Please, Please Don’t Use “CSS in JS”

CSS in JS is one member of a family of front end methodologies recently invented by a small group of developers at Facebook. It is in the same “family” as React and Flux. The best place for an introduction to CSS in JS is in this slide deck.

CSS in JS, in a nutshell, is a Node-JS-based CSS build tool, wherein you write your CSS in a Javascript-like representation of CSS, and the resulting CSS can be output to a stylesheet, or can be inlined for easy use with React components. The most obvious use-case for this technology is for use with React, a JS component rendering library for building “isomorphic” javascript components, with multiple possible outputs (web, native mobile via React Native, web canvas, etc).

But it’s not worth going much deeper into the details of this tool here. What matters can be found on slide 2 of the deck linked above:

Do you see why the developers at Facebook invented this rather extreme approach to web development, wherein they tossed out browser-based CSS, one of the simplest and most well-known parts of the web development stack, and even extended the language itself? Like so many things at Facebook, the adoption of this tool seems to have been driven, at least in some part, due to scale. Really massive scale.

When I’m saying at scale, it means in a codebase with hundreds of developers that are committing code everyday and where most of them are not front-end developers.

Do you have this problem at your company? Are several hundred people committing CSS to the same project every day. Unless you work at Facebook, Google, or one of literally less than 10 other companies in the world, you probably don’t have this problem.

The enumerated list on that slide is an excellent summary of the core problems with CSS. But all languages have problems. One could argue that the problems of languages are like constants in a sea of variables, constants that we learn to live with. And unless you introduce some new variable, one that significantly compounds the effects of the other variables, the problems presented by those constants are livable and workable, a set of problems around which teams can specialize, rather than reinvent.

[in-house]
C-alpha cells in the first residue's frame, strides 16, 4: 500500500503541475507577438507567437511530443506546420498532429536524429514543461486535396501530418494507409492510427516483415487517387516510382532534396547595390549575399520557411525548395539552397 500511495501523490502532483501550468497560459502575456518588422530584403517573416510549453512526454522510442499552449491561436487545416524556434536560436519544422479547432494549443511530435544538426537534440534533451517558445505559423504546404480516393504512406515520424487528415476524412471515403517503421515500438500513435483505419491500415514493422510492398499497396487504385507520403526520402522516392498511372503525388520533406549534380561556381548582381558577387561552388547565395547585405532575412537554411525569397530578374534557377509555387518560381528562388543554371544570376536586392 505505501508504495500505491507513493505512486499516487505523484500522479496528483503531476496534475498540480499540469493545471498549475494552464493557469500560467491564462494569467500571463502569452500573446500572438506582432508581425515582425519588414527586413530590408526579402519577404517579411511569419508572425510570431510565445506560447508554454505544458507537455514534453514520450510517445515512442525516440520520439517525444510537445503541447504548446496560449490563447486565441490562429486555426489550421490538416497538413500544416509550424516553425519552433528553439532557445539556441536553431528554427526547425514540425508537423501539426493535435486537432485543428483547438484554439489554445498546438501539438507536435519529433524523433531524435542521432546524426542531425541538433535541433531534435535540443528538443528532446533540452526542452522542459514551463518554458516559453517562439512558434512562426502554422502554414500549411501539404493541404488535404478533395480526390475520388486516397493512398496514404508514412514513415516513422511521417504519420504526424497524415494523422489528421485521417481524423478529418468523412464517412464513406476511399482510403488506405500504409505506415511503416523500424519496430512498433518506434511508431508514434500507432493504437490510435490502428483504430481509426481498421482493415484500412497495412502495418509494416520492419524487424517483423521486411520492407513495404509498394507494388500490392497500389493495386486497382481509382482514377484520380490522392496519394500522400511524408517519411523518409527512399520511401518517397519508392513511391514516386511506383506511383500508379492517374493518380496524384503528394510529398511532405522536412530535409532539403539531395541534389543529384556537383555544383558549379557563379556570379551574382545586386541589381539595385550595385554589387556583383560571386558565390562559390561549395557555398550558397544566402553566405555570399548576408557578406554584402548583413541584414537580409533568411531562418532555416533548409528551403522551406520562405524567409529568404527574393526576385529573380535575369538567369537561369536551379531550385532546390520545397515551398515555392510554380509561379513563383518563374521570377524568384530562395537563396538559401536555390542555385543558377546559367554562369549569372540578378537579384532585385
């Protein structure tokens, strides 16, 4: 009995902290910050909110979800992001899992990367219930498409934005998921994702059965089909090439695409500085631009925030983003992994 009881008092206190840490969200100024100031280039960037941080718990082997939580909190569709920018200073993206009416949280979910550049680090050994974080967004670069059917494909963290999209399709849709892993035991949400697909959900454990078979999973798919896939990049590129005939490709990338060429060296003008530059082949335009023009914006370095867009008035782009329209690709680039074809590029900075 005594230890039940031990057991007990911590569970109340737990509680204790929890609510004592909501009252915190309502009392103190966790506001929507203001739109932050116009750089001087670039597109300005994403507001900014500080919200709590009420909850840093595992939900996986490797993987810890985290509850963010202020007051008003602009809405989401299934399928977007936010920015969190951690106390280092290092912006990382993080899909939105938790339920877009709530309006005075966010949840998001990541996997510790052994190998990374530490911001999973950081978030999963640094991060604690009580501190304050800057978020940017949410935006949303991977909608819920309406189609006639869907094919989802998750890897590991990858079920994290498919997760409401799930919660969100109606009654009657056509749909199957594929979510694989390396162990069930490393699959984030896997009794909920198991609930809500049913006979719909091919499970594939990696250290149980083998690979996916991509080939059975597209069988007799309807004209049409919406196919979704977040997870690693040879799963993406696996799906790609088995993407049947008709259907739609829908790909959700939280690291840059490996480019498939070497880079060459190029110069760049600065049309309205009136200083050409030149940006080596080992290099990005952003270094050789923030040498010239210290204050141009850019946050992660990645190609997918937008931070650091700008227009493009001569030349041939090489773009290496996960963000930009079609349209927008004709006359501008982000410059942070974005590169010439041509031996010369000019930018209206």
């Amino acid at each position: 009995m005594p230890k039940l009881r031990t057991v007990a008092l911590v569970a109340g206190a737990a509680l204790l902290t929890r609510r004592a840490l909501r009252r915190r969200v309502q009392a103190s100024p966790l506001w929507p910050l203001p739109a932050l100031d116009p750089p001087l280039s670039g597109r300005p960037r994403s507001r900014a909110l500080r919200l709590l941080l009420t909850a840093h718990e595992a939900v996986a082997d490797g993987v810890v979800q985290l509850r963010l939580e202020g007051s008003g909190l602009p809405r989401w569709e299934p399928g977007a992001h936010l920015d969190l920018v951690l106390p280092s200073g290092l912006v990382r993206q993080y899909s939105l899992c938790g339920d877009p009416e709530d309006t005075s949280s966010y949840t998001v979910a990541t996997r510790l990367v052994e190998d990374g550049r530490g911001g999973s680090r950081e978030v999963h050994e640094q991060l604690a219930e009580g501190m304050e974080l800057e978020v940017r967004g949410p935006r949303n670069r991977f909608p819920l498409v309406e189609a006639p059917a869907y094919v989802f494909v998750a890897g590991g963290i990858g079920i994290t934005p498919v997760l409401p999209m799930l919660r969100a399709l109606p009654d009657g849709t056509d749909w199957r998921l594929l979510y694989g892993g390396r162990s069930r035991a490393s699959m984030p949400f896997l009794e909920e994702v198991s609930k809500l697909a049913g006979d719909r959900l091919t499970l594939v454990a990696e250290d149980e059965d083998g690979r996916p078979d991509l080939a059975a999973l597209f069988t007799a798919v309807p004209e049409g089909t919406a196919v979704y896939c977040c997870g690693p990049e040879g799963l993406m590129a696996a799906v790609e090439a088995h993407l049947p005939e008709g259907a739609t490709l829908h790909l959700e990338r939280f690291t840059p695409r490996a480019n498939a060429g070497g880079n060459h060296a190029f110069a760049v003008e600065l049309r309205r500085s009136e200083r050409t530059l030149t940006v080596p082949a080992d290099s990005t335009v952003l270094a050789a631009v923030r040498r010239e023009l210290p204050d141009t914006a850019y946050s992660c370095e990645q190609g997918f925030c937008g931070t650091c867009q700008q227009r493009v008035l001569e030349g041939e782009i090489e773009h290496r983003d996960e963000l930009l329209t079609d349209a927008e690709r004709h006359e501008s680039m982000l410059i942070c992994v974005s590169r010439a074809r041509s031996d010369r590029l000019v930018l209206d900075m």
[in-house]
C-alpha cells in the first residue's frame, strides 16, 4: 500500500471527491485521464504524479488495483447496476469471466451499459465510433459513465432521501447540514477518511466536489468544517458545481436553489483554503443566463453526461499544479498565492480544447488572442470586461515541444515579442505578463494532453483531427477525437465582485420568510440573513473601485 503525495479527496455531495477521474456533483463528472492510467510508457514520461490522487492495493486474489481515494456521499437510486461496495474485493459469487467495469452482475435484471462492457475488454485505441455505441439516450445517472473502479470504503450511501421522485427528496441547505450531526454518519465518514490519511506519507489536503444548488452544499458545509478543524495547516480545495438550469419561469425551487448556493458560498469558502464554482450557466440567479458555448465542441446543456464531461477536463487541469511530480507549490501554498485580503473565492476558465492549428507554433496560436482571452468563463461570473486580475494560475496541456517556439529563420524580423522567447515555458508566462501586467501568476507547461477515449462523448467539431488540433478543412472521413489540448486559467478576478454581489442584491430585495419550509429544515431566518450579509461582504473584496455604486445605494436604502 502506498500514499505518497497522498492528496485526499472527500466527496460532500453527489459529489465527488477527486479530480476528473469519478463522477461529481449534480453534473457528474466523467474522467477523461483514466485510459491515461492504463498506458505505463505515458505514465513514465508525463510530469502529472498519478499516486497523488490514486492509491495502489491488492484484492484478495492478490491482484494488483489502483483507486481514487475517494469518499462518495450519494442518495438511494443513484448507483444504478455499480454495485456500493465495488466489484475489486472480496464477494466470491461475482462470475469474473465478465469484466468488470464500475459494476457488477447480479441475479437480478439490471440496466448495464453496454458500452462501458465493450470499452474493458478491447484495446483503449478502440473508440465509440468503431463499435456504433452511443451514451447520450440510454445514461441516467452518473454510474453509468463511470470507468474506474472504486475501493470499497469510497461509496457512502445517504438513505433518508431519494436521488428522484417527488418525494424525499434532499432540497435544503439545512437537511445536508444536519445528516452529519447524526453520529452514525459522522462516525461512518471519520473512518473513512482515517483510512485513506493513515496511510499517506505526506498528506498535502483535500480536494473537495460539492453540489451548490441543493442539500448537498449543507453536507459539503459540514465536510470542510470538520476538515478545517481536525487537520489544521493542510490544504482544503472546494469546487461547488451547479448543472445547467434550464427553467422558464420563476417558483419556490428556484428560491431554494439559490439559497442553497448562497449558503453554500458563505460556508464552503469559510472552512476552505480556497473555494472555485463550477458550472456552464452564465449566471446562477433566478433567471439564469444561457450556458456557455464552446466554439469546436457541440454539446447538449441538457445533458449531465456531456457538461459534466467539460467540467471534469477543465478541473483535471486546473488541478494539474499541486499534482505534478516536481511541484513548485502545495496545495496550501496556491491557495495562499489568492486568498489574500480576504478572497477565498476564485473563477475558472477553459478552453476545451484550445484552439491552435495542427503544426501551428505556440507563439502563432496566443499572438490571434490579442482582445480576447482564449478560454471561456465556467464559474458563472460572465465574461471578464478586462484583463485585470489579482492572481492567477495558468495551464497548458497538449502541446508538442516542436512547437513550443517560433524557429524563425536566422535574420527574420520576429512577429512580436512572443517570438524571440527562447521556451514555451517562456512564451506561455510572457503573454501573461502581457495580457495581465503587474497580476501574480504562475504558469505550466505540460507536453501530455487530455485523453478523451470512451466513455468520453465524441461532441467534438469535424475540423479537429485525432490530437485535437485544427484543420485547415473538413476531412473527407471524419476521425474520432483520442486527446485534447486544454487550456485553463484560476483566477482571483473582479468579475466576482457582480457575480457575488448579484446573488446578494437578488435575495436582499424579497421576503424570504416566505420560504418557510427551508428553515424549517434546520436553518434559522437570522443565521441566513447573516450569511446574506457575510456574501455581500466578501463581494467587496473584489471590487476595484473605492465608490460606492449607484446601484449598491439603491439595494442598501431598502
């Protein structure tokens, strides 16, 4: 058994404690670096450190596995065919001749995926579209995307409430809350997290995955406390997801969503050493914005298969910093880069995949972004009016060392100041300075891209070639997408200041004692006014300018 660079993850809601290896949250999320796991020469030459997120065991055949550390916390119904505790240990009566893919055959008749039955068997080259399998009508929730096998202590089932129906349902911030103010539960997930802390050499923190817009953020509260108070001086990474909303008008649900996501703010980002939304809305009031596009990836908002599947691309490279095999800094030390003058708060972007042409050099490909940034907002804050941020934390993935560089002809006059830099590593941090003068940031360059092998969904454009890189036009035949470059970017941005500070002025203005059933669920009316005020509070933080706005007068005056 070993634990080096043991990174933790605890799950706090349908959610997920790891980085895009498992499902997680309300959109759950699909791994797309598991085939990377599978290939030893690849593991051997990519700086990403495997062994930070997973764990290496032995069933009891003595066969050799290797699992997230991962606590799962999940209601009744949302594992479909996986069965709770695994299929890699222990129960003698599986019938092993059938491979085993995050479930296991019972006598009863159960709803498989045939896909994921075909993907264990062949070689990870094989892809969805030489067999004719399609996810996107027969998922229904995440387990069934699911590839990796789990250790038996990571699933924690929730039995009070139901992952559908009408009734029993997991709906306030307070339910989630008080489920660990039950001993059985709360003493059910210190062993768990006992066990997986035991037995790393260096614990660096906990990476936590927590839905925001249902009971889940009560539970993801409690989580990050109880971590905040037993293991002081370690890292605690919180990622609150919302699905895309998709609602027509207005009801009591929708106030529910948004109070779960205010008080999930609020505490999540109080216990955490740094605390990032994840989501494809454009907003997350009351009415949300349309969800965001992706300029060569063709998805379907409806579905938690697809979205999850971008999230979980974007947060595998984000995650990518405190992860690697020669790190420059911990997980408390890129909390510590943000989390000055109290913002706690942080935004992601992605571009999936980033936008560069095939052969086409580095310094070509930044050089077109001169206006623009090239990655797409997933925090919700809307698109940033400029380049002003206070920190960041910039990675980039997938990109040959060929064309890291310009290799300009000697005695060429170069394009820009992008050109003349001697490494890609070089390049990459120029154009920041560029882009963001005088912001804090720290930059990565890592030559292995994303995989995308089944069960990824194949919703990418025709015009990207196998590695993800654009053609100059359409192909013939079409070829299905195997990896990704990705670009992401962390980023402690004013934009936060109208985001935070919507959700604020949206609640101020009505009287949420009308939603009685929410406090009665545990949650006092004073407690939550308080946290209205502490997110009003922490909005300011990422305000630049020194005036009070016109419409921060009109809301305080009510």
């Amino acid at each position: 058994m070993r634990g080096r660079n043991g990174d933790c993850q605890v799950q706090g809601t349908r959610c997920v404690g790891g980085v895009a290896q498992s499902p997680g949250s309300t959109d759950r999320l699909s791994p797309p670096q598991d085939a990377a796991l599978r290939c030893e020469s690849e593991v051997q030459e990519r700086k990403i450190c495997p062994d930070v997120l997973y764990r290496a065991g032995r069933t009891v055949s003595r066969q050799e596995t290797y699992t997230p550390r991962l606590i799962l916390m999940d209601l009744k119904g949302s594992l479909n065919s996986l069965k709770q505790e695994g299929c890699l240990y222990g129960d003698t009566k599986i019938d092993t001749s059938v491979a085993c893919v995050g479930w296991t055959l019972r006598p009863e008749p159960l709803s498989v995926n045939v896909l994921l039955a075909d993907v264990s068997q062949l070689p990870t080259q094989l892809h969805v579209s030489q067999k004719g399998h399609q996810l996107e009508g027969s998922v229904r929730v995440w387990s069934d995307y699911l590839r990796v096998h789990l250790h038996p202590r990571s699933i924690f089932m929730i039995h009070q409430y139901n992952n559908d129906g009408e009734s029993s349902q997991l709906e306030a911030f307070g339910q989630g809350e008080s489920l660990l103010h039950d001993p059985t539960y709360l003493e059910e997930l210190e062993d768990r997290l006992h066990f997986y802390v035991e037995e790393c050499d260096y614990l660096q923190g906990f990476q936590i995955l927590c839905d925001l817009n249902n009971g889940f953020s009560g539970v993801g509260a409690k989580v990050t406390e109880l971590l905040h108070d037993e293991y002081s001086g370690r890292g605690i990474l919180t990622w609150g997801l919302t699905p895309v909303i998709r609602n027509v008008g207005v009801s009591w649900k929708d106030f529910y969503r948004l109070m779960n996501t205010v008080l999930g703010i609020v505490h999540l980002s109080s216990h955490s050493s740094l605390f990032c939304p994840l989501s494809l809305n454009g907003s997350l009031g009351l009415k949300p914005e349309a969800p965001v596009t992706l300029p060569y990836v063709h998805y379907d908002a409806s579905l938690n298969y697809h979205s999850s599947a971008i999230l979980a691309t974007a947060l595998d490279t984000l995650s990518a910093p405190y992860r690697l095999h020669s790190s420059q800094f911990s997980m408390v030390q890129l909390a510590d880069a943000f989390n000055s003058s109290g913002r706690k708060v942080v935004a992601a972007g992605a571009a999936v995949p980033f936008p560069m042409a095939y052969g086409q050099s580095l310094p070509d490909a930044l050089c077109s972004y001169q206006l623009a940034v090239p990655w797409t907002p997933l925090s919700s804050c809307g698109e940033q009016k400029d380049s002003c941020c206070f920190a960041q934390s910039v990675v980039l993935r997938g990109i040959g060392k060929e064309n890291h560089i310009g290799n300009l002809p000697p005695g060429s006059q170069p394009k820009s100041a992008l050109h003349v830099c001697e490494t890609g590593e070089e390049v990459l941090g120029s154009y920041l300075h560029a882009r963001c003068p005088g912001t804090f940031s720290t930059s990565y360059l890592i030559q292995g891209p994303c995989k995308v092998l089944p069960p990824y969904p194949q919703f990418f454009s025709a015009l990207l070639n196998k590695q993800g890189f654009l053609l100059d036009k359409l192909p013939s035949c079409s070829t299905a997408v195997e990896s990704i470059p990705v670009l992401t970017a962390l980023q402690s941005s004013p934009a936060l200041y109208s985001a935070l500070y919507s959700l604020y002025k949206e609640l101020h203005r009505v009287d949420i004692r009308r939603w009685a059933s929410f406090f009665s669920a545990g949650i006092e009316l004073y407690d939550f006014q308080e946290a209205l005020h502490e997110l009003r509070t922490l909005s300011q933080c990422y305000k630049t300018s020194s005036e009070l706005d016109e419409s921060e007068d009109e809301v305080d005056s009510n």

But, several hundred people committing to a single project is fucking bananas. It’s a complete game-changer, where it might make sense to re-think how CSS is written and developed in a web project.

One can imagine the reasoning for creating this particular tool to be some combination of:

  1. Hundreds of people write CSS at Facebook, and these problems affect productivity in a real way. Something better is needed.
  2. React is core to the Facebook business, because it powers nearly all of Facebook web and native mobile. How should styling be done in a unified way on web and mobile?
  3. The existing solutions feel old and busted.

Just because CSS in JS works for Facebook, and they happened to open source it, it doesn’t mean you should use it. Back in the day, General Electric “open-sourced” six-sigma, but you probably shouldn’t use that either.

Still, just because this particular solution is a good one for Facebook doesn’t necessarily mean it’s a bad one for your 20 person startup. On principle, that’s true.

To quote one of the creators of JSS:

CSS hasn’t been designed to fit into components based architecture.

Are you writing your entire app in components? Does your startup have such a broad scope in it’s product that you need to? Think for a moment on the vast landscape of functionality that Facebook entails: newsfeed, groups, chat/messenger, advertising, news articles, blogging (facebook notes), events, photos, pages, and more! All of it available on desktop web, mobile, ios and android, powered by the same set of technologies! Amazing! You can start to see why they might need to re-invent how web applications are built.

CSS in JS represents a fundamental change in how web apps get written — it throws away CSS in favor of a complex Javascript-based build chain that you’d be forced to use to implement CSS in JS. Worse yet, it actually extends the language. It has vendor lock-in built-in! Joy!

Is it worth replacing something that is simple, and that virtually everyone either knows how to do, or can learn in a couple of days (CSS), with something that is highly complex, relies on a compiler maintained by a small group of people (really just one person), and requires re-training yourself, your entire team, and everyone in the future who joins your team? If you’re a consultant, it worth doing this to your clients? Are the benefits that great?

Do you have several hundred people feeling the pain of CSS development as part of their everyday workflow, and a nearly 300 billion dollar business that relies on the software this technology powers? If the answer is no, think hard before you add this dependency into your app.

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